And after the golden day has come and the war is at an end, A slab of bronze on the chapel wall will tell of the noble dead.
And every name on that radiant list will be the name of a friend, A name that shall through the centuries in grateful prayers be said.
And there will be ghosts in the old school, brave ghosts with laughing eyes, On the field with a ghostly cricket-bat, by the stream with a ghostly rod; They will touch the hearts of the living with a flame that sanctifies, A flame that they took with strong young hands from the altar-fires of God.
Written by Joyce Kilmer | Create an image from this poem

The House with Nobody in It

 Whenever I walk to Suffern along the Erie track
I go by a poor old farmhouse with its shingles broken and black.
I suppose I've passed it a hundred times, but I always stop for a minute And look at the house, the tragic house, the house with nobody in it.
I never have seen a haunted house, but I hear there are such things; That they hold the talk of spirits, their mirth and sorrowings.
I know this house isn't haunted, and I wish it were, I do; For it wouldn't be so lonely if it had a ghost or two.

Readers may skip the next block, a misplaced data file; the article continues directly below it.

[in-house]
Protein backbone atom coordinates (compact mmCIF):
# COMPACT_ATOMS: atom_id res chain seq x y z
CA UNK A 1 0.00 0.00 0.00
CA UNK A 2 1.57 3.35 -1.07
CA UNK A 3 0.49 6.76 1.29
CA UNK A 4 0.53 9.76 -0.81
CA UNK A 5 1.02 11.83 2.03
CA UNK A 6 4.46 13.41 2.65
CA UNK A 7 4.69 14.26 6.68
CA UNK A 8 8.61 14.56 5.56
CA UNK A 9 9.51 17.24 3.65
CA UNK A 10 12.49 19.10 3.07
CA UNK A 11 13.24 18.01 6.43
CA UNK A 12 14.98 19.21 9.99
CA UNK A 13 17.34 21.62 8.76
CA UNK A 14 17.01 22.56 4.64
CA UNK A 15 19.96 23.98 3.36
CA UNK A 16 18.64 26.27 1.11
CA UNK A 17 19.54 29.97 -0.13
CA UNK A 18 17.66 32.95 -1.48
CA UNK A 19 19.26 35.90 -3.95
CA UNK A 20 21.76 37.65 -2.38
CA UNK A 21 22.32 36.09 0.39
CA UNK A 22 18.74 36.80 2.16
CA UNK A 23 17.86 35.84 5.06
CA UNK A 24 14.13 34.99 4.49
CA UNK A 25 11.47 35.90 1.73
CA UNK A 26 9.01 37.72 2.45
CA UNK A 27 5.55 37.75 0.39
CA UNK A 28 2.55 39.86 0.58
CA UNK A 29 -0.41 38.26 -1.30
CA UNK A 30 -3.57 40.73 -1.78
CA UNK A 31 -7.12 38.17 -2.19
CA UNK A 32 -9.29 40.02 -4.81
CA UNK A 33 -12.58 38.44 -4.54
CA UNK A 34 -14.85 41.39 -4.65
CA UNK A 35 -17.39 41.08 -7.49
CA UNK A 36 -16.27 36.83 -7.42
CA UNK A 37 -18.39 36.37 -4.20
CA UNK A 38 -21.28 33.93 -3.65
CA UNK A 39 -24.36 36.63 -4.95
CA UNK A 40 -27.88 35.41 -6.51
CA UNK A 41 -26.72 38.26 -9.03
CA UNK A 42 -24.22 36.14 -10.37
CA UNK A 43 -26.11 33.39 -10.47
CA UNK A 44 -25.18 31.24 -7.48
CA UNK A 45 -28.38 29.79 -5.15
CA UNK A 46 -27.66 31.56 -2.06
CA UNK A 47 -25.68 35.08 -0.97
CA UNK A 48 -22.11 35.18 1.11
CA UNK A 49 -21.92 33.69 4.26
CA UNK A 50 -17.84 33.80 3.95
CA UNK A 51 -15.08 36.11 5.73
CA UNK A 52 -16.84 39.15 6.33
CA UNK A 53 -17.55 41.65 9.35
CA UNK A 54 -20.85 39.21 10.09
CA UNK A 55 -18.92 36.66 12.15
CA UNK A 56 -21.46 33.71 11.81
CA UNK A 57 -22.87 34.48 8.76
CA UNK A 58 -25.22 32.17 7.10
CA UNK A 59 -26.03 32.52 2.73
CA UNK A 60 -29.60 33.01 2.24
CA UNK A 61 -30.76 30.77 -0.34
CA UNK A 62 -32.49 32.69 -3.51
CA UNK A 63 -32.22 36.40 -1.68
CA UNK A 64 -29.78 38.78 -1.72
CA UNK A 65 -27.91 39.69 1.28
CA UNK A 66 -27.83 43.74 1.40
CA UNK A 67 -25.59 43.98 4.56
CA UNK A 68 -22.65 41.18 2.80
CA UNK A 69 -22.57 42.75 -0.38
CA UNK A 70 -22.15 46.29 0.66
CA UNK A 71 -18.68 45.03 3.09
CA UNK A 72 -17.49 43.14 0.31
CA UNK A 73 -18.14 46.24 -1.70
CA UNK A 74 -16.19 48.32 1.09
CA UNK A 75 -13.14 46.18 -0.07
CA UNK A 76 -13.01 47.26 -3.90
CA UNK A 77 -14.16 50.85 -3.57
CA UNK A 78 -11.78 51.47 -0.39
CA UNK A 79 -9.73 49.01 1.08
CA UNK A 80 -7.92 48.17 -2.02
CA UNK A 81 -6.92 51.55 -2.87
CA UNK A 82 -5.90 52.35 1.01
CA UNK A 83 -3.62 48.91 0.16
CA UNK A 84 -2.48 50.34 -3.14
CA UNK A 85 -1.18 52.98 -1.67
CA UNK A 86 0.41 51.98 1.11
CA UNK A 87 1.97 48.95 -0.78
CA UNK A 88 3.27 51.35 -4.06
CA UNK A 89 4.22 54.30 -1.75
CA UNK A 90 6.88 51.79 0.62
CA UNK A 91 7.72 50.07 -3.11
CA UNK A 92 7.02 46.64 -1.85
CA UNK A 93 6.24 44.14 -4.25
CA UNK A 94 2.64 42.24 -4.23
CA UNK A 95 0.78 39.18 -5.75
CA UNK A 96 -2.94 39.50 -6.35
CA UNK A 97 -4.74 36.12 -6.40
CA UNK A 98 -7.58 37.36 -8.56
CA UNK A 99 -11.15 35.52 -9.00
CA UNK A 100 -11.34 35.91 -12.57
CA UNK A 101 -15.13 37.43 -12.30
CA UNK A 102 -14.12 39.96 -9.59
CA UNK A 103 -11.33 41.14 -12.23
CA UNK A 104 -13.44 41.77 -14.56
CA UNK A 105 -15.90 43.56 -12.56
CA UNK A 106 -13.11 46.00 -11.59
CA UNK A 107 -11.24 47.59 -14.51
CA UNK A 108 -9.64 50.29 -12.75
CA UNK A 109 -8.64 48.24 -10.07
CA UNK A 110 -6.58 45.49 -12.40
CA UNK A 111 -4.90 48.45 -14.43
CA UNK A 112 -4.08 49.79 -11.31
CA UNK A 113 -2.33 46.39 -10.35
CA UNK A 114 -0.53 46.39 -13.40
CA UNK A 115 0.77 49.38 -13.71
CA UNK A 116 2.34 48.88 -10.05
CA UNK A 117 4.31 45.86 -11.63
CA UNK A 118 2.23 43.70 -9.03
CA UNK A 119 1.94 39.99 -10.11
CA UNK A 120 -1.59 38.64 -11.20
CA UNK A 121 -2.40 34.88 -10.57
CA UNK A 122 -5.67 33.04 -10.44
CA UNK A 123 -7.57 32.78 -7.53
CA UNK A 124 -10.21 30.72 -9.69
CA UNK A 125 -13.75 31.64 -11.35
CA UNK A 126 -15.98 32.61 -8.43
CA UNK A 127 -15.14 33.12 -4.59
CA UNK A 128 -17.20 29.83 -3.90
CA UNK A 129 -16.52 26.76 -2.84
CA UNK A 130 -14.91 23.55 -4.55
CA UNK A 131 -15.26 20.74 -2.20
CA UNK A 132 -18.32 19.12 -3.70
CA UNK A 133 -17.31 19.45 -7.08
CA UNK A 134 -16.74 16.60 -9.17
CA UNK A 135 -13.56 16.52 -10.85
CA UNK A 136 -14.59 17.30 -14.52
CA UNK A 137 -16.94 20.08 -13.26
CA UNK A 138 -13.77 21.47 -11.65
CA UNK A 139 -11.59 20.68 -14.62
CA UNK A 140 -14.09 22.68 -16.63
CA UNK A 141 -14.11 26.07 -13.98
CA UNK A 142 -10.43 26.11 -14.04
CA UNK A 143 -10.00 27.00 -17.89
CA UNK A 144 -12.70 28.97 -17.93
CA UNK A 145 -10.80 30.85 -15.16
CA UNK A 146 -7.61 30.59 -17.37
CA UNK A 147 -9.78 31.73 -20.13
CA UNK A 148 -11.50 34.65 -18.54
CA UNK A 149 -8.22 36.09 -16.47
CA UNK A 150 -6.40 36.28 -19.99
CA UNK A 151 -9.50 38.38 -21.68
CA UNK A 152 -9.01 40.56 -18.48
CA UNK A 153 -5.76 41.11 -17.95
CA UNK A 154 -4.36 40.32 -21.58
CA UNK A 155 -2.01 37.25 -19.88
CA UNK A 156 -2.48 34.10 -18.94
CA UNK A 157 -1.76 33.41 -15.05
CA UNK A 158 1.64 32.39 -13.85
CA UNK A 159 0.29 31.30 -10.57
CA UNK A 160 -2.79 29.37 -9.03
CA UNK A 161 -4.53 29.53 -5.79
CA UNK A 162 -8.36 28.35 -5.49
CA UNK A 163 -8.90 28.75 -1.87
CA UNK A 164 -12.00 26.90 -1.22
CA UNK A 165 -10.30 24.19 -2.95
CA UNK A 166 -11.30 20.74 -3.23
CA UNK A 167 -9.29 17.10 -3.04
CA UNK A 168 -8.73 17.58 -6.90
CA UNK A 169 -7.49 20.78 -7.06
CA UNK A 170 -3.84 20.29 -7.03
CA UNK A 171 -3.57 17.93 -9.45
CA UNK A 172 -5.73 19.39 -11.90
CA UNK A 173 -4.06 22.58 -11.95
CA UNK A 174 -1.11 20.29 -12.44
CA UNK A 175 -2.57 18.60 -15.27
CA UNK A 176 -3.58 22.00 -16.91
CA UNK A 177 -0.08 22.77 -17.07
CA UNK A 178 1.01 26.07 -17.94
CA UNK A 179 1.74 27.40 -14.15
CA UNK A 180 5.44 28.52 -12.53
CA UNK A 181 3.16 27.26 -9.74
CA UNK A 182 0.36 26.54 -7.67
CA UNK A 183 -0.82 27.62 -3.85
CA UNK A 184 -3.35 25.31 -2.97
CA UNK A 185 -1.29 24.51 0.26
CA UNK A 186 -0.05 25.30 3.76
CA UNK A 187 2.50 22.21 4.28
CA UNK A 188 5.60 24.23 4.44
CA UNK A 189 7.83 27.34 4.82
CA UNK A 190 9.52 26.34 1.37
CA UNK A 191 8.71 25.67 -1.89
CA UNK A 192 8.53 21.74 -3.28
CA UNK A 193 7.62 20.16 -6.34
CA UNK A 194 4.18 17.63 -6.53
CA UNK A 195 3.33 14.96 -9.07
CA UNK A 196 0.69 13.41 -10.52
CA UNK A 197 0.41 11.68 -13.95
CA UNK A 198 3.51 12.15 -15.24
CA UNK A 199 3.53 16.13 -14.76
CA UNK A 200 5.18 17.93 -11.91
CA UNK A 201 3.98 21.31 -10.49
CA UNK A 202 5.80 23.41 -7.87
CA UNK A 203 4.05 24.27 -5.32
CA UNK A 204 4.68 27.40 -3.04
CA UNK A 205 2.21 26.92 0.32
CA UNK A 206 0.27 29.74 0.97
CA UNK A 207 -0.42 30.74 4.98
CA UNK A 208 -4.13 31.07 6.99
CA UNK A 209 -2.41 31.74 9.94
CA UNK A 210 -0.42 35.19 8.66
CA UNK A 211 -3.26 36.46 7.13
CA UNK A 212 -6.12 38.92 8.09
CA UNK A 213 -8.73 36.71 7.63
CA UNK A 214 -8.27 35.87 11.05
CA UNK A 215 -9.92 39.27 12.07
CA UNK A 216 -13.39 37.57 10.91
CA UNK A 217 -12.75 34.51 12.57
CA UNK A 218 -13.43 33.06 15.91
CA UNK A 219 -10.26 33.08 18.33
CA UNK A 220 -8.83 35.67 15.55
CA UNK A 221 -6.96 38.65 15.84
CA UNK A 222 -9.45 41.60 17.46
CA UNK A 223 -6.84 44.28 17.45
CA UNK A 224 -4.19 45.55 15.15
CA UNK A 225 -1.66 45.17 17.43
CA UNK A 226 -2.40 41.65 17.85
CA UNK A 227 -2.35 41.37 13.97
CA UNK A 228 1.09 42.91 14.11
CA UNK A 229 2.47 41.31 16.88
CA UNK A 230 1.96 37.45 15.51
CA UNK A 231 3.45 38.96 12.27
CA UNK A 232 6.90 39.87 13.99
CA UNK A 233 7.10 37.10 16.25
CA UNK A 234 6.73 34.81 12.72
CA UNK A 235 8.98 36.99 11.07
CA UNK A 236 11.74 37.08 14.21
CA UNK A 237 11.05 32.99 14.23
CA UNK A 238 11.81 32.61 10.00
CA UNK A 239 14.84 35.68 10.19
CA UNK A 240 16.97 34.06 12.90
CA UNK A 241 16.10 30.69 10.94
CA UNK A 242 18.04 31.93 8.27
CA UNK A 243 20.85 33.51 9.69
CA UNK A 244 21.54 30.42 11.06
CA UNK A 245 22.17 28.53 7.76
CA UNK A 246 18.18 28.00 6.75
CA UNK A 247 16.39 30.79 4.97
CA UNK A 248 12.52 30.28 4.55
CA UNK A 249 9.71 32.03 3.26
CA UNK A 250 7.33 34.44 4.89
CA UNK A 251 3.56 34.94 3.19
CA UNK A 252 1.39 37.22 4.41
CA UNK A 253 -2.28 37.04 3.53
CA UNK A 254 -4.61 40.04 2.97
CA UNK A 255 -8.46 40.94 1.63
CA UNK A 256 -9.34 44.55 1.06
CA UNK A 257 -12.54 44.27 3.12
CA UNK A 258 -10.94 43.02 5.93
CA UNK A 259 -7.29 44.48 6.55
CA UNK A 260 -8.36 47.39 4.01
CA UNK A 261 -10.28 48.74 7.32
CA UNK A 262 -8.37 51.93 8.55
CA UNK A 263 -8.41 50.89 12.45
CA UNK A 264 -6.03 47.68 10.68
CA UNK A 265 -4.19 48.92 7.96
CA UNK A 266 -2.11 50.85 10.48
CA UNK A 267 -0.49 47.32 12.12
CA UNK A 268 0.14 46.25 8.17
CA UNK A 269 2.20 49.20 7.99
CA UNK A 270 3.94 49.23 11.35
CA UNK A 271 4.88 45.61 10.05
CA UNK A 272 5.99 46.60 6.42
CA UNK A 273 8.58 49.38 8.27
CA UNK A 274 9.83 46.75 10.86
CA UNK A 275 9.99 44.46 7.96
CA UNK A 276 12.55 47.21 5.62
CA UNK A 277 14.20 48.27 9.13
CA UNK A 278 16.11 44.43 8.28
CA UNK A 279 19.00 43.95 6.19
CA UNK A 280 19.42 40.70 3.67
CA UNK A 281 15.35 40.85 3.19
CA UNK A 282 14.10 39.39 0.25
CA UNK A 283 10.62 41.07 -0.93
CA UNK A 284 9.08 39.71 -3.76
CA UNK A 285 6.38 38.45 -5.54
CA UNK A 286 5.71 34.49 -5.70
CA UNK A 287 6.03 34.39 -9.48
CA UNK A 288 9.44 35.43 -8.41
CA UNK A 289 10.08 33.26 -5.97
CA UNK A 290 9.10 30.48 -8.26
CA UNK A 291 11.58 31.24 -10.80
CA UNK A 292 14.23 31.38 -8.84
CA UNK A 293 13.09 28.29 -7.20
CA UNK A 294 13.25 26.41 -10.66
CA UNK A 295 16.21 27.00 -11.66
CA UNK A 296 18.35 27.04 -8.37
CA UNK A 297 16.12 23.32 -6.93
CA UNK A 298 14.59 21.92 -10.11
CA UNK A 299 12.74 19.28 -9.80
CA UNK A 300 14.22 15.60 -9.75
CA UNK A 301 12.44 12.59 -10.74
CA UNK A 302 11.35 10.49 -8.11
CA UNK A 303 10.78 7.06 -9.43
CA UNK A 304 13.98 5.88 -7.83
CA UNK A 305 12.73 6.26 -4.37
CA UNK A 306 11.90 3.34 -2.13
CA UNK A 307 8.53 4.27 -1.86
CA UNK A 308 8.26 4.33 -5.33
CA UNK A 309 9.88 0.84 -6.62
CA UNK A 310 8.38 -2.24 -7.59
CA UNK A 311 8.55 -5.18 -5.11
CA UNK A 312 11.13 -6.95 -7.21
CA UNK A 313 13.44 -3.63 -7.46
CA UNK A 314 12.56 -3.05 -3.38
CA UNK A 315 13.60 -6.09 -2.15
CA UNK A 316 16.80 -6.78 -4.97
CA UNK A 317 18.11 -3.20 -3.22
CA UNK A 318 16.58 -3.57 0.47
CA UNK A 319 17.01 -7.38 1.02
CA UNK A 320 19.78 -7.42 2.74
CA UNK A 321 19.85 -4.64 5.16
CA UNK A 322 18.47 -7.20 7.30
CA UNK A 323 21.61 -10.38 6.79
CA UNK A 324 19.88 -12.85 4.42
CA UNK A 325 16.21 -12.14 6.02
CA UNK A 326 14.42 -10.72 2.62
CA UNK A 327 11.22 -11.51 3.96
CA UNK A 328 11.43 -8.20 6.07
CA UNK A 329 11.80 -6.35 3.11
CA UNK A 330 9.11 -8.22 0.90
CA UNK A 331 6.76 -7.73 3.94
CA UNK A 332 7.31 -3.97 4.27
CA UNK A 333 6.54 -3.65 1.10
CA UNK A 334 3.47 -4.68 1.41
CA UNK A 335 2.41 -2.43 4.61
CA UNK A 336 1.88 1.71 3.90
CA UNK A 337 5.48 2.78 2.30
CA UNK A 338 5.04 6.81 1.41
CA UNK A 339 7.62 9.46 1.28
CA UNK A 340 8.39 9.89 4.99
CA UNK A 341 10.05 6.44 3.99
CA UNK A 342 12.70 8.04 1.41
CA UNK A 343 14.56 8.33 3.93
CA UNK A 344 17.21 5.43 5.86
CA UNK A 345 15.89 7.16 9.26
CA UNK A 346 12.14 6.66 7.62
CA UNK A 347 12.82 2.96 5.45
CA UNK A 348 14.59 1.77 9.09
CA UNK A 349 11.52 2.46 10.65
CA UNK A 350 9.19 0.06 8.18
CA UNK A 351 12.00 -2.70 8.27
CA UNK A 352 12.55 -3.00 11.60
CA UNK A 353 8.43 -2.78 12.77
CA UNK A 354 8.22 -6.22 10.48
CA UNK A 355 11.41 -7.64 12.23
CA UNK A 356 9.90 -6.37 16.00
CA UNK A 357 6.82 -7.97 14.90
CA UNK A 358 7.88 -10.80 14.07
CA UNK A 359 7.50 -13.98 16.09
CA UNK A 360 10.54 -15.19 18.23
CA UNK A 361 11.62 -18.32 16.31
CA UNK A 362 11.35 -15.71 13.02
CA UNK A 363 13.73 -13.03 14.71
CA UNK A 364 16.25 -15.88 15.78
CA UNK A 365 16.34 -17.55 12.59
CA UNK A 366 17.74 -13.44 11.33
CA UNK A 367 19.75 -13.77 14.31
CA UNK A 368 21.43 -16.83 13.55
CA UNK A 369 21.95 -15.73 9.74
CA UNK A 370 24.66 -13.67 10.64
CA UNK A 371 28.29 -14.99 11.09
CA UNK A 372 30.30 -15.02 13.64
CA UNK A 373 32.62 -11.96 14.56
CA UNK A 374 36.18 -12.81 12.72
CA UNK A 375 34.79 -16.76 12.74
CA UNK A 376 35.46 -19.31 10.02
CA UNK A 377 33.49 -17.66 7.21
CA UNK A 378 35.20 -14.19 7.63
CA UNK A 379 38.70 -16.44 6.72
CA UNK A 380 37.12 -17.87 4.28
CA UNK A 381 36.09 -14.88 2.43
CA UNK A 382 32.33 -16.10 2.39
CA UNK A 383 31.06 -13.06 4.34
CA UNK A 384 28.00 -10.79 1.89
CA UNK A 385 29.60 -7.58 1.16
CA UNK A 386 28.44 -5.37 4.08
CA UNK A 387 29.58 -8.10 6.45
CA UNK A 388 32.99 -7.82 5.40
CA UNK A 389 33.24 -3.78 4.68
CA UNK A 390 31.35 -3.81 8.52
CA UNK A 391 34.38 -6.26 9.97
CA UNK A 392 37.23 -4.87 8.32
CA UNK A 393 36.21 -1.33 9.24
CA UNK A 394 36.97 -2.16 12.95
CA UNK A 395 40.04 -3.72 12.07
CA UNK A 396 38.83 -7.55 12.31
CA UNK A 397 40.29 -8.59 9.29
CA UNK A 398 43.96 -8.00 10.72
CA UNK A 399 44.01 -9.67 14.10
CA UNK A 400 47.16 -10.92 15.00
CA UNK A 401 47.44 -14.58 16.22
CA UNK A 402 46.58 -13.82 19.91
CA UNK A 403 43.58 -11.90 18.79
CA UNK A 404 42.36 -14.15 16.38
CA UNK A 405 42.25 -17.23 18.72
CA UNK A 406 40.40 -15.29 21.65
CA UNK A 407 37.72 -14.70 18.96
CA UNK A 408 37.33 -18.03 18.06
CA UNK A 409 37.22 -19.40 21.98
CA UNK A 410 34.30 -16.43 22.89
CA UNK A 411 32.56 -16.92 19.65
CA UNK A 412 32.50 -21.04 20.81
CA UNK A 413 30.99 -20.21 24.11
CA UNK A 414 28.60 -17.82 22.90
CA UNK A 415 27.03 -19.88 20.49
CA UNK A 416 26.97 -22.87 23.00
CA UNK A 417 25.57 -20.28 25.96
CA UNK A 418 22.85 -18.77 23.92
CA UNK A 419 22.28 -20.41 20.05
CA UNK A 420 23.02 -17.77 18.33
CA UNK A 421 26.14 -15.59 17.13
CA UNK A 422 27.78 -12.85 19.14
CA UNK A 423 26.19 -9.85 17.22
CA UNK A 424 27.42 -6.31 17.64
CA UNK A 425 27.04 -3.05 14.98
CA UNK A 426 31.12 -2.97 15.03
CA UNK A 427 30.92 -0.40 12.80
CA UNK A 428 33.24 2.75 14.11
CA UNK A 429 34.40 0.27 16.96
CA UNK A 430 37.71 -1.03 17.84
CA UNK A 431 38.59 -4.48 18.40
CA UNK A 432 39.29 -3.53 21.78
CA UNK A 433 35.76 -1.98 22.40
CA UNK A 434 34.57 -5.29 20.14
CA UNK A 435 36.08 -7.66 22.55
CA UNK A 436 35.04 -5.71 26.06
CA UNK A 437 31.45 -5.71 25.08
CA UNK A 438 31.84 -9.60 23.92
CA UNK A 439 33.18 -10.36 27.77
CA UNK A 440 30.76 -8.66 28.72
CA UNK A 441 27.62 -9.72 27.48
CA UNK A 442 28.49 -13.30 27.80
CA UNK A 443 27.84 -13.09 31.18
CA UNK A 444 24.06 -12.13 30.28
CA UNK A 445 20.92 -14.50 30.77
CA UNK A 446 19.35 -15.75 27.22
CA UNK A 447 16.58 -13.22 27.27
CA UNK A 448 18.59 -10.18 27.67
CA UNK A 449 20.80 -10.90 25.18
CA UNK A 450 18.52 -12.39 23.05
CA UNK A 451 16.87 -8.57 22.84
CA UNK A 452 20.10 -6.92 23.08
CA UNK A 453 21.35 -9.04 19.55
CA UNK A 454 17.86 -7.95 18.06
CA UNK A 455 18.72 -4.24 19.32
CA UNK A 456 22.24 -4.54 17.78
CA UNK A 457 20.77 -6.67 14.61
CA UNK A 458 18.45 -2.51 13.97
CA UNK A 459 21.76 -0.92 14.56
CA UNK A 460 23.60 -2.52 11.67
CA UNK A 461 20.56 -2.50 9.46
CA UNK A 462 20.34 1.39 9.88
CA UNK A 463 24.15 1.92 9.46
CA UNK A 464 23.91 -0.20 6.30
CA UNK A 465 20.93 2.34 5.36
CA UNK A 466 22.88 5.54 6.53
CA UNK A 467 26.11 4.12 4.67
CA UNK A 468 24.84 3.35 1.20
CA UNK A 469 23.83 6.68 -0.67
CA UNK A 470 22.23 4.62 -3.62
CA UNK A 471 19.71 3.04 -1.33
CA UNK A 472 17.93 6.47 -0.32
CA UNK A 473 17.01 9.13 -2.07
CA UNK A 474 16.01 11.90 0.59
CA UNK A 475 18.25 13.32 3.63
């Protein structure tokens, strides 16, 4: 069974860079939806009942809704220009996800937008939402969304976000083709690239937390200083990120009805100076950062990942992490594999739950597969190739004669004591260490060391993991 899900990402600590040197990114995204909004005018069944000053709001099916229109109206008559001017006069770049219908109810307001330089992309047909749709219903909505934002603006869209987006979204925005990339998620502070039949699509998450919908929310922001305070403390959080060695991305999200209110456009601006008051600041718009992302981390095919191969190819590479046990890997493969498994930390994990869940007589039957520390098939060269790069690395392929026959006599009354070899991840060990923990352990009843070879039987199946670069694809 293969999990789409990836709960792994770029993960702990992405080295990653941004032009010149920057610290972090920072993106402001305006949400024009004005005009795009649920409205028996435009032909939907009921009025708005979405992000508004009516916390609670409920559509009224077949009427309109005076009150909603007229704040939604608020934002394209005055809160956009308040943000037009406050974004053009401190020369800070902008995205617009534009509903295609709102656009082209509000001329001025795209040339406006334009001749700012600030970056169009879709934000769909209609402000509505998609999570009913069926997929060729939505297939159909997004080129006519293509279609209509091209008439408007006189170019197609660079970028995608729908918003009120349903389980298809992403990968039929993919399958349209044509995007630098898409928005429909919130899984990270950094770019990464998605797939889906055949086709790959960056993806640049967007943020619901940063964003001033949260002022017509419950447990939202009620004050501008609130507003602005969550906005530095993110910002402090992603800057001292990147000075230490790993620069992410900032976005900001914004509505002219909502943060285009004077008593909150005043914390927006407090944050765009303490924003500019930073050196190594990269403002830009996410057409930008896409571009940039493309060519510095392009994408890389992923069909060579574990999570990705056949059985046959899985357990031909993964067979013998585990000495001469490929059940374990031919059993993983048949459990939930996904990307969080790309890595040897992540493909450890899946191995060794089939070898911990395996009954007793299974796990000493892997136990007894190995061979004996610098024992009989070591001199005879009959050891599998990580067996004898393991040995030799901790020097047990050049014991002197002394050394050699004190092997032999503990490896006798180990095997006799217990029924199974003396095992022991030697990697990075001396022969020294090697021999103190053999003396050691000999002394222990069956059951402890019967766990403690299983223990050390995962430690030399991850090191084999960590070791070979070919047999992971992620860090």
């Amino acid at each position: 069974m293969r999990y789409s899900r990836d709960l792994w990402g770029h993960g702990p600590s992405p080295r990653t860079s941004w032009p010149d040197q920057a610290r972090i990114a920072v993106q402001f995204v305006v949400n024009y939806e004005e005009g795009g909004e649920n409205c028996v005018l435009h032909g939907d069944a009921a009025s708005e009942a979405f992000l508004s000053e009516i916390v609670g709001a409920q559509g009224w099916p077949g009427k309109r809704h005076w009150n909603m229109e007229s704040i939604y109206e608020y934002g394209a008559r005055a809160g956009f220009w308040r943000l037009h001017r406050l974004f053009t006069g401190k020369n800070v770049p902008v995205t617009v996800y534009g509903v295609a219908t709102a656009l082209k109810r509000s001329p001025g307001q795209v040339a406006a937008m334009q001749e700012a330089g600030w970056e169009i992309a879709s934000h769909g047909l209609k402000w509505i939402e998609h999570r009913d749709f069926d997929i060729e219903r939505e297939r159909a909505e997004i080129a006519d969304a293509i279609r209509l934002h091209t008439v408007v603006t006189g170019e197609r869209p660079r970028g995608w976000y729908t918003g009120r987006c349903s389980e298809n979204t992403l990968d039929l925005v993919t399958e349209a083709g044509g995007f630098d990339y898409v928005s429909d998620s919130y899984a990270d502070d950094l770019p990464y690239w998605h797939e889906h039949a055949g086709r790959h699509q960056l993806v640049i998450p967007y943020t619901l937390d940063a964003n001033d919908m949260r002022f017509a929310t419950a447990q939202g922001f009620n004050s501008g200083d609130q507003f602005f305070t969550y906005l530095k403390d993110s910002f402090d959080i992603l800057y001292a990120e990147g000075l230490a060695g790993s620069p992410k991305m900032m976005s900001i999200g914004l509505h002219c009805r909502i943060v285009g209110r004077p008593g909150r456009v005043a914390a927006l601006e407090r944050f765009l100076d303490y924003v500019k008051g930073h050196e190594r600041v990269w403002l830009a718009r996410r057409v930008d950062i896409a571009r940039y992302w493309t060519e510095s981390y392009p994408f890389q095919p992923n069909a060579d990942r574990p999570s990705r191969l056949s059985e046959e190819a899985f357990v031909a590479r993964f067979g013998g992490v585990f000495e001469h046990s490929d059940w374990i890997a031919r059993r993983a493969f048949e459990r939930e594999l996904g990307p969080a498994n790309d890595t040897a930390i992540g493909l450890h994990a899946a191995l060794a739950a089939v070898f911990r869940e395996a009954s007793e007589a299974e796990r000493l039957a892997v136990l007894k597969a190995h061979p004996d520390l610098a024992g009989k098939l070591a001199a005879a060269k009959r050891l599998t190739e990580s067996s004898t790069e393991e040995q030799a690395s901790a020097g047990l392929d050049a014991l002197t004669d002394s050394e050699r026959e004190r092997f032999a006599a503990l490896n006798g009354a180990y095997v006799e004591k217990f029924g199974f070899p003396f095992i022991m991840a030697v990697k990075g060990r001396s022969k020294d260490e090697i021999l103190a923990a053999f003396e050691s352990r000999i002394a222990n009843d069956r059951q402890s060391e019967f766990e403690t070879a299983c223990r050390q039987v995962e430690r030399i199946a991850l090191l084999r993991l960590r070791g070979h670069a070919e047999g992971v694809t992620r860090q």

This house on the road to Suffern needs a dozen panes of glass, And somebody ought to weed the walk and take a scythe to the grass.
It needs new paint and shingles, and the vines should be trimmed and tied; But what it needs the most of all is some people living inside.
If I had a lot of money and all my debts were paid I'd put a gang of men to work with brush and saw and spade.
I'd buy that place and fix it up the way it used to be And I'd find some people who wanted a home and give it to them free.
Now, a new house standing empty, with staring window and door, Looks idle, perhaps, and foolish, like a hat on its block in the store.
But there's nothing mournful about it; it cannot be sad and lone For the lack of something within it that it has never known.